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Doxorubicin is a highly effective anticancer agent but eventually induces cardiotoxicity associated with increased production of ROS. We previously reported that a pathological protein interaction between TRPC3 channels and NADPH oxidase 2 (Nox2) contributed to doxorubicin-induced cardiac atrophy in mice. Here we have investigated the effects of ibudilast, a drug already approved for clinical use and known to block doxorubicin-induced cytotoxicity, on the TRPC3-Nox2 complex. We specifically sought evidence that this drug attenuated doxorubicin-induced systemic tissue wasting in mice. We used the RAW264.7 macrophage cell line to screen 1,271 clinically approved chemical compounds, evaluating functional interactions between TRPC3 channels and Nox2, by measuring Nox2 protein stability and ROS production, with and without exposure to doxorubicin. In male C57BL/6 mice, samples of cardiac and gastrocnemius muscle were taken and analysed with morphometric, immunohistochemical, RT-PCR and western blot methods. In the passive smoking model, cells were exposed to DMEM containing cigarette sidestream smoke. Ibudilast, an anti-asthmatic drug, attenuated ROS-mediated muscle toxicity induced by doxorubicin treatment or passive smoking, by inhibiting the functional interactions between TRPC3 channels and Nox2, without reducing TRPC3 channel activity. These results indicate a common mechanism underlying induction of systemic tissue wasting by doxorubicin. They also suggest that ibudilast could be repurposed to prevent muscle toxicity caused by anticancer drugs or passive smoking. © 2019 The British Pharmacological Society.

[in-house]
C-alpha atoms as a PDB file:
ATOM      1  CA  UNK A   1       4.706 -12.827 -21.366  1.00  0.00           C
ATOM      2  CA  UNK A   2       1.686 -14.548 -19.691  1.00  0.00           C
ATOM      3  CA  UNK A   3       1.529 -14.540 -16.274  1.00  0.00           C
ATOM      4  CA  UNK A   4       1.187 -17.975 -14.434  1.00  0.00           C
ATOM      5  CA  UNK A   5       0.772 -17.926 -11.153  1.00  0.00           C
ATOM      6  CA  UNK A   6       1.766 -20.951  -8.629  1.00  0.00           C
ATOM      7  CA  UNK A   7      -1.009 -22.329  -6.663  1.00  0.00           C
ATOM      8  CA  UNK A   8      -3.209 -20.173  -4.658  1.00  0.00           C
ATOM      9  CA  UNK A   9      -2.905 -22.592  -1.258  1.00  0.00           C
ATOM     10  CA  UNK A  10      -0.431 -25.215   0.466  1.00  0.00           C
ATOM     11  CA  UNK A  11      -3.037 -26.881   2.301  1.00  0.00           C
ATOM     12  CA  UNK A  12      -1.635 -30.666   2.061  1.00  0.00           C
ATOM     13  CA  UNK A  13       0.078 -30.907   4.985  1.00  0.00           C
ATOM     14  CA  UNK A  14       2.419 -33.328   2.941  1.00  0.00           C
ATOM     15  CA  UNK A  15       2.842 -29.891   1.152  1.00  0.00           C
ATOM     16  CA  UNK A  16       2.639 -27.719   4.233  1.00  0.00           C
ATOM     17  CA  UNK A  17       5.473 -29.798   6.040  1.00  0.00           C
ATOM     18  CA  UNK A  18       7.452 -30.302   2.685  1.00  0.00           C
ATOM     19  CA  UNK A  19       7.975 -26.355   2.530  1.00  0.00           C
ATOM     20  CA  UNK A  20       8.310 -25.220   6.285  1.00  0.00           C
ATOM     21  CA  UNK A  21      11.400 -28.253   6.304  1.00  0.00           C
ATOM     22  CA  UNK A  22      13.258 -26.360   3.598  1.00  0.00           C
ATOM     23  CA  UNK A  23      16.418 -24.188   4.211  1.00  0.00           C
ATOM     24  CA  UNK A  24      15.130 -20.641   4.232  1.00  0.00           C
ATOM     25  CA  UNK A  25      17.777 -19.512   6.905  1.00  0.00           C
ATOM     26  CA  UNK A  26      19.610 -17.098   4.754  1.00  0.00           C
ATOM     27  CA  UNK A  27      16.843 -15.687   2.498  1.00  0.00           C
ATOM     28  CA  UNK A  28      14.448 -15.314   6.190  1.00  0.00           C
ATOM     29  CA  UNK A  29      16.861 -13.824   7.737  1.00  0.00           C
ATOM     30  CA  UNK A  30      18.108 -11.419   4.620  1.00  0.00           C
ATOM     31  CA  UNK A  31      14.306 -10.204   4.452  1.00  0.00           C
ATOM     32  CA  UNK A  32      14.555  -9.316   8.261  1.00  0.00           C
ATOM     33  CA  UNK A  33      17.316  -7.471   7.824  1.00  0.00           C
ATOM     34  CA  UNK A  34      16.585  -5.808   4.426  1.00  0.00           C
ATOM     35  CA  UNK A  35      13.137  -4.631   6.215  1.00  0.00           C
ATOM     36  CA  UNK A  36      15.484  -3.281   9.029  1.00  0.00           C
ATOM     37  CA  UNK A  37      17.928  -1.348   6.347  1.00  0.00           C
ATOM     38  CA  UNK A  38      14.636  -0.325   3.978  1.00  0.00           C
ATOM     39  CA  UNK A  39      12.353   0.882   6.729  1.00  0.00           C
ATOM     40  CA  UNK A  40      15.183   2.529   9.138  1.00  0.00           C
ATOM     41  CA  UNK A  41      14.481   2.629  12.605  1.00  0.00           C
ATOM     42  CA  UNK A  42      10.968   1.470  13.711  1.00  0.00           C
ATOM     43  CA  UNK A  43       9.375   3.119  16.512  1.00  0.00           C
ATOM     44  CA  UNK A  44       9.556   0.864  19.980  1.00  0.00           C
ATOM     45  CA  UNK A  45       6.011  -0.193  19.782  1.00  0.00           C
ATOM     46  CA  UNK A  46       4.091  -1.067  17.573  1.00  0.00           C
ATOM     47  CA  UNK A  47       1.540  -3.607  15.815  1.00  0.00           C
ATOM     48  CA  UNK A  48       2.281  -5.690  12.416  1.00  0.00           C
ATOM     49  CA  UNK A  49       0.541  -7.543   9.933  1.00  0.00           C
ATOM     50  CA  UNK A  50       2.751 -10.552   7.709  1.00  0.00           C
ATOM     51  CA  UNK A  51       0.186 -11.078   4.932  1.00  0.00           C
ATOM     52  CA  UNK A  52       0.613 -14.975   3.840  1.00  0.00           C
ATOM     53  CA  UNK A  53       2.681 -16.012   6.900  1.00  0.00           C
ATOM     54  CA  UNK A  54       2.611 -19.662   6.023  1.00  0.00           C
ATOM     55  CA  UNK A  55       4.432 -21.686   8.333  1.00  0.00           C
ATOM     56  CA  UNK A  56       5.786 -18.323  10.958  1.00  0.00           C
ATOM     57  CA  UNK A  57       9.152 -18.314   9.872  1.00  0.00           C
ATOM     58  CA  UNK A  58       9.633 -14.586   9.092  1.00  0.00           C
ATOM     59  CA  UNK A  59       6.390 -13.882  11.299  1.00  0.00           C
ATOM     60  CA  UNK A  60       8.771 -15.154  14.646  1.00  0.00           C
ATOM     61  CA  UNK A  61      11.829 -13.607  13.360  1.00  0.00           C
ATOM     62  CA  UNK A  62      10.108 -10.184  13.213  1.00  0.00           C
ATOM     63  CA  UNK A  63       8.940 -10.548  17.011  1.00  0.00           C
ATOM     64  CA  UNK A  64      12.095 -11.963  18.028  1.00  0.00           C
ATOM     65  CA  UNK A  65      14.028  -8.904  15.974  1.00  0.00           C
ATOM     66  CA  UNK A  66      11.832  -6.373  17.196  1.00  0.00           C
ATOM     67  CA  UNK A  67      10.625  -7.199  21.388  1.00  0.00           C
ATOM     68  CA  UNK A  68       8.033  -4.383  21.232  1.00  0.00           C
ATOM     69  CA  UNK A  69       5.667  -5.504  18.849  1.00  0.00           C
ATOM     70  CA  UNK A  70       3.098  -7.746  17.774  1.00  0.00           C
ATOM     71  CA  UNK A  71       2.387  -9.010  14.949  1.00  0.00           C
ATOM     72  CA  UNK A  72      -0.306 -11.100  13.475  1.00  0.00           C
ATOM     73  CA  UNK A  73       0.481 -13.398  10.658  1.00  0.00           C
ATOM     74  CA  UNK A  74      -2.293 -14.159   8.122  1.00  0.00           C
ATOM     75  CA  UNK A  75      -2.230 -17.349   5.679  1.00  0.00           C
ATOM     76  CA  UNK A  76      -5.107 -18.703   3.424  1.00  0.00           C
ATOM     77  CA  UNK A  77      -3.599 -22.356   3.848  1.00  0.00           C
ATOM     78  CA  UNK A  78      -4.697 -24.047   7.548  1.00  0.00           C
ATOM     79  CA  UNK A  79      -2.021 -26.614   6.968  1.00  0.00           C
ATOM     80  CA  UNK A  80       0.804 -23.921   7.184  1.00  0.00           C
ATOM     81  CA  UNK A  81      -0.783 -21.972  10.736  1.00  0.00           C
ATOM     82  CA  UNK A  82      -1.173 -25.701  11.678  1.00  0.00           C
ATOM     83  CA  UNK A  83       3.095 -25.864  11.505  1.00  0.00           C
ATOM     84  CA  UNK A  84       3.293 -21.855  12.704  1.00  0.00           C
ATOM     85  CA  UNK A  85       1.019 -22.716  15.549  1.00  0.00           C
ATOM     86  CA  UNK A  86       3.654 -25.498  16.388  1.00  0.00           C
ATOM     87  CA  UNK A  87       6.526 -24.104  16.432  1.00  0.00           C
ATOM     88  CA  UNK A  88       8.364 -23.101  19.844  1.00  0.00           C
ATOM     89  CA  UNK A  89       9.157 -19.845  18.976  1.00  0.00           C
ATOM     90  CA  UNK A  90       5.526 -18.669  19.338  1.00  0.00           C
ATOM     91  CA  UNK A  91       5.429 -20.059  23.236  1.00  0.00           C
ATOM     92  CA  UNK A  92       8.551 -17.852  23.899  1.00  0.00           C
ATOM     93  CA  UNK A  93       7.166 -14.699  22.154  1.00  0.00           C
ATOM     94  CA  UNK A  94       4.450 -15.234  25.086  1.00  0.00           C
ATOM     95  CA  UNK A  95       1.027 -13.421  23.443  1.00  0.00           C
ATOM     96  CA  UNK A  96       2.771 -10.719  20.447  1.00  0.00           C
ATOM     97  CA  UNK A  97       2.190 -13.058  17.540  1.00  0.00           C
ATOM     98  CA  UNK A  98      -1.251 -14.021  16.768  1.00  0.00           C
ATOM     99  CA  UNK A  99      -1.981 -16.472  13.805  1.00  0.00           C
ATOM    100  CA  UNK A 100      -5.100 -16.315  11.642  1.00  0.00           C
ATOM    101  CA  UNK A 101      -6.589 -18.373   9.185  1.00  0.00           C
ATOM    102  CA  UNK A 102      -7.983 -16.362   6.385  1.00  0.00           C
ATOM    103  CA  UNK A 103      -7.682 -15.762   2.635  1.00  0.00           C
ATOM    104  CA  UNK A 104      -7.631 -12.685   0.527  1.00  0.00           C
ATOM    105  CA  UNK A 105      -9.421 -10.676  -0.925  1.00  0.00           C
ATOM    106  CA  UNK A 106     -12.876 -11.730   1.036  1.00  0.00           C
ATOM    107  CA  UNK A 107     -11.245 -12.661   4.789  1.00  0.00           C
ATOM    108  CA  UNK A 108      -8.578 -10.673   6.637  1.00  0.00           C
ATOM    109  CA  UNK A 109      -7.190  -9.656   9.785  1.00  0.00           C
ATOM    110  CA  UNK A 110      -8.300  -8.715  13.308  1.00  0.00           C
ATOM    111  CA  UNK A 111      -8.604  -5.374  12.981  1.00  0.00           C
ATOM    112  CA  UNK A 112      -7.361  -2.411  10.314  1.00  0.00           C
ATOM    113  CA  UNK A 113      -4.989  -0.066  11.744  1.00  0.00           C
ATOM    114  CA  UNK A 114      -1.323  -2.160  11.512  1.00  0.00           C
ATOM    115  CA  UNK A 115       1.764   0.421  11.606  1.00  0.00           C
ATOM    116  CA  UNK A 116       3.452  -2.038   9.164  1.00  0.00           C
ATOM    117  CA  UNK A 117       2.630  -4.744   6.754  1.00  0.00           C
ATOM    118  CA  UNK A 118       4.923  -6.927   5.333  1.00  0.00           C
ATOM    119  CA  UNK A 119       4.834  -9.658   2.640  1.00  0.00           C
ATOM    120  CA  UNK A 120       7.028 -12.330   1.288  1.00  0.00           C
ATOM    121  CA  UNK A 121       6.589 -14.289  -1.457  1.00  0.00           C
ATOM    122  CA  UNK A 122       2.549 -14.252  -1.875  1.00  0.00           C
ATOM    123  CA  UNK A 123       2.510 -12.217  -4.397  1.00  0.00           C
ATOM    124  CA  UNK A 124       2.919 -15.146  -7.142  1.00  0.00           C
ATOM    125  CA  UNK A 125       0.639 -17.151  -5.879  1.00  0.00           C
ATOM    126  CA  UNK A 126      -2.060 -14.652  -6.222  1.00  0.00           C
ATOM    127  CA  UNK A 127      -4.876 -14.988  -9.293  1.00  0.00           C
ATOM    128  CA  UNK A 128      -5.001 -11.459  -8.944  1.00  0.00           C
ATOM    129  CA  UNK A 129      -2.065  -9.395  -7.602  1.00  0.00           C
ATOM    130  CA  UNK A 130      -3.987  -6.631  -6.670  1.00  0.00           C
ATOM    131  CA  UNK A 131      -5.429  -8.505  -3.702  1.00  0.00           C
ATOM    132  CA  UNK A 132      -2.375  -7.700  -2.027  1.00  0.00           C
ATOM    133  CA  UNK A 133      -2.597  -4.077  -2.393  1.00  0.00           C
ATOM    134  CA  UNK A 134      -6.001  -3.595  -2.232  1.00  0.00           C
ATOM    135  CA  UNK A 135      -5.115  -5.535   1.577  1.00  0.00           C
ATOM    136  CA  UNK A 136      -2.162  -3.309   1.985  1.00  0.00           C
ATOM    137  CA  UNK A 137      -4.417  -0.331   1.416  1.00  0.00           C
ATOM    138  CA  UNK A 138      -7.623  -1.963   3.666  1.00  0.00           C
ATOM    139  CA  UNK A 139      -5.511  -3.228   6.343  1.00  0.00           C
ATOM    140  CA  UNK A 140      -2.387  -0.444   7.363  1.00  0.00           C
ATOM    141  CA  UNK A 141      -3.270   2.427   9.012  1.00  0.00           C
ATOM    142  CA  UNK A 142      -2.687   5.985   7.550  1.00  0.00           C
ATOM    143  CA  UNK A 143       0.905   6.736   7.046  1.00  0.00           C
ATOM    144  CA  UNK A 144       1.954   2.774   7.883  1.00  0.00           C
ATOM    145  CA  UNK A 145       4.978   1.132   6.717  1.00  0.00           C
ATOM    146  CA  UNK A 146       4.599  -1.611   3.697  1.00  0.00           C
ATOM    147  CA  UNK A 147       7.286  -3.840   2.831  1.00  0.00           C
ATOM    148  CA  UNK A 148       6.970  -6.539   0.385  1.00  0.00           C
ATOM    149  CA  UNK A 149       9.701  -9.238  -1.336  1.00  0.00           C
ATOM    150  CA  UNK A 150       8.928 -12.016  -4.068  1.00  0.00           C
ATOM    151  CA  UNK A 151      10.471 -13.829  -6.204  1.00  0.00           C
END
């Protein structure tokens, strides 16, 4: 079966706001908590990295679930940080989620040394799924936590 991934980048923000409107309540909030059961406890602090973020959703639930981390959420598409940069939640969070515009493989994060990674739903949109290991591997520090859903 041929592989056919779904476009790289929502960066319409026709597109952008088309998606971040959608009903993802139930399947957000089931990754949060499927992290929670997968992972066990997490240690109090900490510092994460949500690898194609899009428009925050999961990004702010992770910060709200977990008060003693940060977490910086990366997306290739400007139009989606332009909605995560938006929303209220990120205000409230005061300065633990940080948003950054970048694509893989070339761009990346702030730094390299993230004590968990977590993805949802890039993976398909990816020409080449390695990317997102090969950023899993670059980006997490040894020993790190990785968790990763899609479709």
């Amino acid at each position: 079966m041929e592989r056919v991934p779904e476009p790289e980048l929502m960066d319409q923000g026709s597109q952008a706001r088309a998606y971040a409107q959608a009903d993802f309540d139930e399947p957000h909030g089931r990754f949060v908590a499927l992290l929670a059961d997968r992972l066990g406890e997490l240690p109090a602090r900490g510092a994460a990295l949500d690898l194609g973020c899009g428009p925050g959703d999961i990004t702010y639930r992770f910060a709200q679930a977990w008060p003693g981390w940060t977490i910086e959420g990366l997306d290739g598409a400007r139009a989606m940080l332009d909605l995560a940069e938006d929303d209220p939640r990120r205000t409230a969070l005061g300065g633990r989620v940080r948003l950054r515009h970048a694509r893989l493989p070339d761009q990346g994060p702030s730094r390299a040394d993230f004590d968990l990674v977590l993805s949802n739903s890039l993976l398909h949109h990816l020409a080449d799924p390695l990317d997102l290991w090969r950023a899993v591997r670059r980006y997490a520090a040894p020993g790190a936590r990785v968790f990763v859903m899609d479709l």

Kazuhiro Nishiyama, Takuro Numaga-Tomita, Yasuyuki Fujimoto, Tomohiro Tanaka, Chiemi Toyama, Akiyuki Nishimura, Tomohiro Yamashita, Naoya Matsunaga, Satoru Koyanagi, Yasu-Taka Azuma, Yuko Ibuki, Koji Uchida, Shigehiro Ohdo, Motohiro Nishida. Ibudilast attenuates doxorubicin-induced cytotoxicity by suppressing formation of TRPC3 channel and NADPH oxidase 2 protein complexes. British journal of pharmacology. 2019 Sep;176(18):3723-3738

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PMID: 31241172

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